At Kaldi’s Coffee Roasting Company, coffee is about relationships. Yes, the company is delighted when two friends meet for Café Maltas at one of its five area locations. But another kind of relationship that Kaldi’s wants to continue to grow is the personal connection it makes with individual coffee farmers around the world.

“Fair Trade is a great program,” says green coffee buyer Tyler Zimmer, whose family owns Kaldi’s, one of only two certified organic roasters in Missouri. (‘Green’ refers to raw or unroasted coffee.) “Probably 28 percent of our coffee is Fair Trade, a certification that has brought a lot of awareness, like where the coffee comes from and the type of people who grow it. A lot of people look for that certification, but just because a coffee doesn’t fit that criteria doesn’t mean that it can’t actually be more sustainable, which is our goal with Kaldi’s Relationship Coffee program.”

Through this program, Kaldi’s identifies coffees that it will offer every year so quality standards can be set, according to Zimmer. “We establish with the importer/exporter and the community the quality level we’re looking for,” he explains. “We agree on a guaranteed price, typically at least 15 percent above the Fair Trade minimum price.” Zimmer adds that he has visited about 90 percent of the farms in this program. “We usually take a couple of trips a year. I don’t get to every farm every year, but these are ongoing relationships.”

Because of varying growing seasons, certain coffees are available and are fresher at different times of the year. Currently, Kaldi’s is offering a coffee from the Republic of Burundi called Burundi Kinyovu, which is the name of the co-op in this particular community. “It’s in Northern Burundi, and we purchased it for the very first time in 2009,” Zimmer says. “We sent it in for an independent review with, and it scored 95 points out of 100, making it one of the top-scoring coffees that year.” Zimmer notes that in 2009, coffees from Burundi were even less prevalent in the U.S. than they are today. “Coffees from East Africa tend to be unique and special with a lot of citrus-type acidity and very sweet, and Burundi Kinyovu definitely displays those characteristics. We were one of the first roasters in the country to sell Burundi coffee as a single-origin coffee.”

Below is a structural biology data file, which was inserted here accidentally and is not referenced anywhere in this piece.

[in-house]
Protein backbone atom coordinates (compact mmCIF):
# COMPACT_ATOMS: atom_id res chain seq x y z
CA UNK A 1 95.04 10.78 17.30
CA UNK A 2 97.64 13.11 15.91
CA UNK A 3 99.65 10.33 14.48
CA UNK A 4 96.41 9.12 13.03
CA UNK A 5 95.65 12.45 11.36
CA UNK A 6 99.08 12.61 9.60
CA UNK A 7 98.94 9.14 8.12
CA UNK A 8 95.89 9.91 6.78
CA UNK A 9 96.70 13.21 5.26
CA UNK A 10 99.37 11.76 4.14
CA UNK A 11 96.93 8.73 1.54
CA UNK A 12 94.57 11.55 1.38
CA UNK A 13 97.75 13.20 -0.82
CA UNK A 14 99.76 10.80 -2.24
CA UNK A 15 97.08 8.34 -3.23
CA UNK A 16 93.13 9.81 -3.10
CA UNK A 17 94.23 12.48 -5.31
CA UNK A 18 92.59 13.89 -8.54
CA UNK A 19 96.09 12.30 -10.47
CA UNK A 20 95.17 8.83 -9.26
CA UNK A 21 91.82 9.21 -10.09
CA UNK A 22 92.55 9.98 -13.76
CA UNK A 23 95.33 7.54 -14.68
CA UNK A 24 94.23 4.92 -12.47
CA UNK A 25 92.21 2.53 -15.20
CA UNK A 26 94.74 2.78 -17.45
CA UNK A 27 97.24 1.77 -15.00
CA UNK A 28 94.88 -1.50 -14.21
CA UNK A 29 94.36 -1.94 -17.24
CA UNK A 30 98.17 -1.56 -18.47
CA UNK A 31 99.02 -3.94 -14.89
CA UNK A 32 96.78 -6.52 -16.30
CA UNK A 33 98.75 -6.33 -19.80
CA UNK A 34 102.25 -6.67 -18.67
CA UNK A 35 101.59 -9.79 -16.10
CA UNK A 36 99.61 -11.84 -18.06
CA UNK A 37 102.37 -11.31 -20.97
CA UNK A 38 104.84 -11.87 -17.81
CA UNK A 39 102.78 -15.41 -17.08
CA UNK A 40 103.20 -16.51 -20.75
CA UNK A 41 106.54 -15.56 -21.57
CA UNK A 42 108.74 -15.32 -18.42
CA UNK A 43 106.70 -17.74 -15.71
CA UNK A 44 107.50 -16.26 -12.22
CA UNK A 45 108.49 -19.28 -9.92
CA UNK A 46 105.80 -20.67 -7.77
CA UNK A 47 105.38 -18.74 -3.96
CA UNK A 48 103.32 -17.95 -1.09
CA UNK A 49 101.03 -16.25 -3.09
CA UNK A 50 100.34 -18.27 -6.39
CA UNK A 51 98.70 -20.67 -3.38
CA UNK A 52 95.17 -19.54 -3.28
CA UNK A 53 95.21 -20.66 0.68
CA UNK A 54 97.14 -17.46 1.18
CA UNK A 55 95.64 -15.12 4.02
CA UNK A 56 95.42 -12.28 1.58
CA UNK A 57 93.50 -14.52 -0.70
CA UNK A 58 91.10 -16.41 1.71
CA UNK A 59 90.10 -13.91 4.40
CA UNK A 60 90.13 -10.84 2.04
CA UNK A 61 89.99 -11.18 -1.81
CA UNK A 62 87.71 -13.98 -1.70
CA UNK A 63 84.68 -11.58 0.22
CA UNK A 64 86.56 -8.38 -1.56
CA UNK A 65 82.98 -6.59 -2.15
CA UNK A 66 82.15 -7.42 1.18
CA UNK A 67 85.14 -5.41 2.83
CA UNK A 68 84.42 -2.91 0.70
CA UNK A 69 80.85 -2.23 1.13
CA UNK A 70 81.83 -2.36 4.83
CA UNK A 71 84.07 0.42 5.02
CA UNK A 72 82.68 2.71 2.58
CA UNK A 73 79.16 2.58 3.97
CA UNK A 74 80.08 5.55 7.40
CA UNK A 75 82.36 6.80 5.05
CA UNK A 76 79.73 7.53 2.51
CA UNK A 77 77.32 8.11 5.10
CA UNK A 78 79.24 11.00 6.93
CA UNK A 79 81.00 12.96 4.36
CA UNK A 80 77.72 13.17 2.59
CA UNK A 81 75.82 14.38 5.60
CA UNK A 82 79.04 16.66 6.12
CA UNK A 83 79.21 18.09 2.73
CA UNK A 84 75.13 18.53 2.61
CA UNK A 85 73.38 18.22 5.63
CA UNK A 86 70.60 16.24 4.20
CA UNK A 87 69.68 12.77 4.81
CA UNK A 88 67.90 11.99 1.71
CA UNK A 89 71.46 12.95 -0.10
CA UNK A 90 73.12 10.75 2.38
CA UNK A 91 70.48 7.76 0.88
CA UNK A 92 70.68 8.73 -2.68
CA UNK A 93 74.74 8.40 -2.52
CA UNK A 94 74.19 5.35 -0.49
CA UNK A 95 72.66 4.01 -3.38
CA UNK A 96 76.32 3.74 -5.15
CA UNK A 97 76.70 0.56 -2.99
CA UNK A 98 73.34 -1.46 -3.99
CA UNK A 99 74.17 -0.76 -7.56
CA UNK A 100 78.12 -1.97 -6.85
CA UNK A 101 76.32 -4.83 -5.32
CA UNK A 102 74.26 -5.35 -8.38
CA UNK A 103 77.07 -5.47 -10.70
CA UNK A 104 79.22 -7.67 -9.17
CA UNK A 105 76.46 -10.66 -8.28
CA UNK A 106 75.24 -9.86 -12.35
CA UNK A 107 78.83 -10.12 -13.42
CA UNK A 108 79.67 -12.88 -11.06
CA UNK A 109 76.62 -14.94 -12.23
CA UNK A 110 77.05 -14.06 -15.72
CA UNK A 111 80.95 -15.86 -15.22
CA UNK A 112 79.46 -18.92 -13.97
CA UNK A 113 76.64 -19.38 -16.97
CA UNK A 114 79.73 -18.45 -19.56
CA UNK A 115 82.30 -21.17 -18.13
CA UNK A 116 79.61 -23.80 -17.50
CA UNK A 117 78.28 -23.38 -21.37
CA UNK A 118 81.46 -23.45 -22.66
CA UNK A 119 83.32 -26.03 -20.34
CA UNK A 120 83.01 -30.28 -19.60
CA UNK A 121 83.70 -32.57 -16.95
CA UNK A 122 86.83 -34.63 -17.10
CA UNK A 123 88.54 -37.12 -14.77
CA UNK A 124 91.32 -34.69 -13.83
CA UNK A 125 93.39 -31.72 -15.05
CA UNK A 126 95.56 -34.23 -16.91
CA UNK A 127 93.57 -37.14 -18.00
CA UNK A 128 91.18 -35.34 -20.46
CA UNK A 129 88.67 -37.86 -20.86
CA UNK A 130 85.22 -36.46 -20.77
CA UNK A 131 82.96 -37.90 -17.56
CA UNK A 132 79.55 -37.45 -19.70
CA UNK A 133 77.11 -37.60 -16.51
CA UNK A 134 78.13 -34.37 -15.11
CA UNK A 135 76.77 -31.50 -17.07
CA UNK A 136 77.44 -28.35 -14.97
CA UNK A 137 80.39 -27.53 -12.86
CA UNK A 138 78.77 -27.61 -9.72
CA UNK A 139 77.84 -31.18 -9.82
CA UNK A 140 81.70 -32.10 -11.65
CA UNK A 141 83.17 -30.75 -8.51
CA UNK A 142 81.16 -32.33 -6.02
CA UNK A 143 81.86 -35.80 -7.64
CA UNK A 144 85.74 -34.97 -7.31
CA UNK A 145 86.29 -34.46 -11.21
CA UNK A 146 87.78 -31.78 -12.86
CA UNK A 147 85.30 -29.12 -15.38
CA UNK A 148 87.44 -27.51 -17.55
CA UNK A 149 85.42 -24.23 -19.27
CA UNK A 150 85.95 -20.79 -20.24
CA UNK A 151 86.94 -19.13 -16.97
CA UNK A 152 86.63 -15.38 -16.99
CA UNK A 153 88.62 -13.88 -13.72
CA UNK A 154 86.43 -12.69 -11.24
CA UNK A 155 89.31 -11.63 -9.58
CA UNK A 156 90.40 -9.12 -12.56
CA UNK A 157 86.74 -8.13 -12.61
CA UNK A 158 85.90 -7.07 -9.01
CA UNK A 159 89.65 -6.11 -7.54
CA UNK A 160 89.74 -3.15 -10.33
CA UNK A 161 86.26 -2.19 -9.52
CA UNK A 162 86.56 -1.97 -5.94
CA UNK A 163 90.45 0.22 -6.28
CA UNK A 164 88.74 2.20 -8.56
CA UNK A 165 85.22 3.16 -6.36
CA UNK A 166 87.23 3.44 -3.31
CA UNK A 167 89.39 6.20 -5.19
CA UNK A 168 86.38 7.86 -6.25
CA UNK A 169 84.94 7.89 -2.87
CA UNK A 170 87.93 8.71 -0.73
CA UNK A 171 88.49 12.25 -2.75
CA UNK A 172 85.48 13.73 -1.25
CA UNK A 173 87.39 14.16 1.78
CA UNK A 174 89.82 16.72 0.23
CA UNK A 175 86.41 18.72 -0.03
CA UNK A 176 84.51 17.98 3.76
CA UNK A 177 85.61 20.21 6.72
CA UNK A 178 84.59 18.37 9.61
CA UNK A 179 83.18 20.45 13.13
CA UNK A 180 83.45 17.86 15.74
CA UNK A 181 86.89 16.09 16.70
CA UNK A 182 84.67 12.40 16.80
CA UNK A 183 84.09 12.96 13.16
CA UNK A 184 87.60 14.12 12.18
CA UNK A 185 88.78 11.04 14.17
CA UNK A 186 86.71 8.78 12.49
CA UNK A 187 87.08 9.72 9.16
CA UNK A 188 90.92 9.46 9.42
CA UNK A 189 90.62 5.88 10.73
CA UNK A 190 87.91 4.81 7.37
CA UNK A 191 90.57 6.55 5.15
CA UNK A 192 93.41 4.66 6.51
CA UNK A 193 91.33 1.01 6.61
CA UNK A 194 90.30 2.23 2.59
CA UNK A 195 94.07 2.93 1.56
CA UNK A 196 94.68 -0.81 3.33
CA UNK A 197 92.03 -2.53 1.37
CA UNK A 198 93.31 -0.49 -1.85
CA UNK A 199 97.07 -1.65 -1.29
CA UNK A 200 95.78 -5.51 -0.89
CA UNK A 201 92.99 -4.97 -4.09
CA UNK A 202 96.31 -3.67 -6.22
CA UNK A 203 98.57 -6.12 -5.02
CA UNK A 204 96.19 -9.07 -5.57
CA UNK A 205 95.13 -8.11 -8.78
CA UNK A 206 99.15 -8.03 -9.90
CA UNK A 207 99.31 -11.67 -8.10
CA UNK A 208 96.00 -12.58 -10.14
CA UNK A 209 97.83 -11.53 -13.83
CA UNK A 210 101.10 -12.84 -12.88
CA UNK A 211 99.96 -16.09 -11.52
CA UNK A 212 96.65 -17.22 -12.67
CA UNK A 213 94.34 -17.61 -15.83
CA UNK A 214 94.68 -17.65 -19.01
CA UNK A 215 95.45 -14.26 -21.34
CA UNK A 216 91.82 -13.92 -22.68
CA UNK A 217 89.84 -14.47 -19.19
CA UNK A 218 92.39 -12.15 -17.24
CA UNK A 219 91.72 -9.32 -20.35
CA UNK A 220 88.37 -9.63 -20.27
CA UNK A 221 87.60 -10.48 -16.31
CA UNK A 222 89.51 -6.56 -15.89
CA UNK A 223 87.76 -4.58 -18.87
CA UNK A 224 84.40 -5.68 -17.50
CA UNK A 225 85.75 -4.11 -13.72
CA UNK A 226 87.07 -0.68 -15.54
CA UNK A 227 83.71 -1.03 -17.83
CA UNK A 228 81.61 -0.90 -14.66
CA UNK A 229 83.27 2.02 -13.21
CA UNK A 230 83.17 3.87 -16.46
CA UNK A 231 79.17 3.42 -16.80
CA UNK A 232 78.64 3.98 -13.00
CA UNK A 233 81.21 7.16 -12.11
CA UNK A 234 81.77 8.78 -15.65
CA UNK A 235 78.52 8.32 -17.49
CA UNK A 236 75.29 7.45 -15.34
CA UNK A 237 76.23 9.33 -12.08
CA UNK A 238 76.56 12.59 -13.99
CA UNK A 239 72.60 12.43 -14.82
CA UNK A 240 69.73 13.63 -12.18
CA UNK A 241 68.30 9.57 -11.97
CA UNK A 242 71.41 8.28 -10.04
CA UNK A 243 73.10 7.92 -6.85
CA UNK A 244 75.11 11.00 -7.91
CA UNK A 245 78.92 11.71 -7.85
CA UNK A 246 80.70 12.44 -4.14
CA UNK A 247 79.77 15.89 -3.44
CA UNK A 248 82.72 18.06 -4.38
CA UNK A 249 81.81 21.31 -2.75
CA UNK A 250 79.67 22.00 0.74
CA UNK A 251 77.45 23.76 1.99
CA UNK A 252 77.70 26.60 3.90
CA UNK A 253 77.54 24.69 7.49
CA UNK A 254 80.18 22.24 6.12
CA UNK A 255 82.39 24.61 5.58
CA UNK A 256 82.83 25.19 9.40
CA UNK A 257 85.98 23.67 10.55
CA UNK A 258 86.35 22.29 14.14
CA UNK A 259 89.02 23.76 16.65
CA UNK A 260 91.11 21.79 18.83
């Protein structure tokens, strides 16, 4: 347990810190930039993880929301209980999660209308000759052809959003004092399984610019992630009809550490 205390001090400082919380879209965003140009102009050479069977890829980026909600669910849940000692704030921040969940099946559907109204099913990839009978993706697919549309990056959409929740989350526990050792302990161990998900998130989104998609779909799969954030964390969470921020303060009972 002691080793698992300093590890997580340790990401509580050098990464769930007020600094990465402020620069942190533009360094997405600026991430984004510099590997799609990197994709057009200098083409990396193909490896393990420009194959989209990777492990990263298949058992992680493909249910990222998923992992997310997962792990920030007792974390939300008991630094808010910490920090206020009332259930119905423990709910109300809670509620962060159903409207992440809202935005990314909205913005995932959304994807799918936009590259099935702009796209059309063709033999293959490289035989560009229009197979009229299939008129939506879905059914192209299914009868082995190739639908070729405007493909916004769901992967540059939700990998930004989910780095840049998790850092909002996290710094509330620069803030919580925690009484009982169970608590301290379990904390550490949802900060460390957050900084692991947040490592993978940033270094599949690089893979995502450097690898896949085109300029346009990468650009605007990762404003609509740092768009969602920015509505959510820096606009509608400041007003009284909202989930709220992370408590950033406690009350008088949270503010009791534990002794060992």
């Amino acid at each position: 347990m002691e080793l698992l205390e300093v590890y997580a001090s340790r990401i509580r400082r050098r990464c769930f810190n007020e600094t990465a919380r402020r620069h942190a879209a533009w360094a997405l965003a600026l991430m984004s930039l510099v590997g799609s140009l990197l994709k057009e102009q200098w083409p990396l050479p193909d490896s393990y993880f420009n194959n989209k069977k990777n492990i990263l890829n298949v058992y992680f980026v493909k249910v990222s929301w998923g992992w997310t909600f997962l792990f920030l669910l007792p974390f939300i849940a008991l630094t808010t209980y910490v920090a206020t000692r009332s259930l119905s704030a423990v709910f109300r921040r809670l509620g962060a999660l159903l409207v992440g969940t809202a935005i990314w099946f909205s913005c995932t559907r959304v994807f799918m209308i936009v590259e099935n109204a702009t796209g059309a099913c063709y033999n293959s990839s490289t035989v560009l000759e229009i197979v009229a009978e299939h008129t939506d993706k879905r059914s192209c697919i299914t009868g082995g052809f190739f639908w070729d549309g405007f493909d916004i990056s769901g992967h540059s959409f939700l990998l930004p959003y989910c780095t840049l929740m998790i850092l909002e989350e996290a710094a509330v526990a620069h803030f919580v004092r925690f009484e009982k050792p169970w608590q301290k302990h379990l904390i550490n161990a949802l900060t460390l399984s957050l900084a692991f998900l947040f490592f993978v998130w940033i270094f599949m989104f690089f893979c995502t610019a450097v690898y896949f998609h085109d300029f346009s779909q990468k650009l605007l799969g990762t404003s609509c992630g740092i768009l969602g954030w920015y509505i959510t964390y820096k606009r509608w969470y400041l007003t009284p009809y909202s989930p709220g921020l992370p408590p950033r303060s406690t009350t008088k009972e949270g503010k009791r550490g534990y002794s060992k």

In addition to Burundi, Zimmer says that Kaldi’s is currently developing relationships with communities in Columbia (called Monserrate), Nicaragua and Costa Rica. “Our working with these farmers is a huge deal to them,” Zimmer explains. “These communities are in very remote areas. In Burundi, we gave the growers packages of their coffee and marketing materials with their name on it. They thought it was the neatest thing because they had no idea we were selling their coffee in this way!”

While buying quality coffee is an important first step to a great cup of joe, the next step—the roasting process—also is imperative. Zimmer feels Kaldi’s is very fortunate to roast all of its coffee in a 1937 vintage German cast-iron roaster. “It’s the only one of this exact model—a G75 Probat—that is still in commercial use in the U.S. today,” he says. “A lot of roasters use these vintage machines, and it’s because the cast iron provides a great source of heat in cooking and for roasting coffee, as well.” And when it comes to the finished product, Kaldi’s goal is simple: “We want you to taste the coffee. We’re not adding any roast flavor to the coffee—we are just unlocking the flavor profile that’s already there.”

To better understand the varied world of coffee, Kaldi’s offers ‘cuppings,’ which is the industry standard for tasting coffee. “It’s how we evaluate quality, but cuppings also are a great way to learn how coffee from Guatemala can taste different from Columbia that can taste different from Ethiopia,” Zimmer explains. Kaldi’s has cuppings every Friday afternoon at its Mid-town roasting facility. Because space fills quickly, Zimmer says it’s best to call 727-9991 or email for details. “We try to get people excited about coffee, and we’re happy to help anyone increase their knowledge.”

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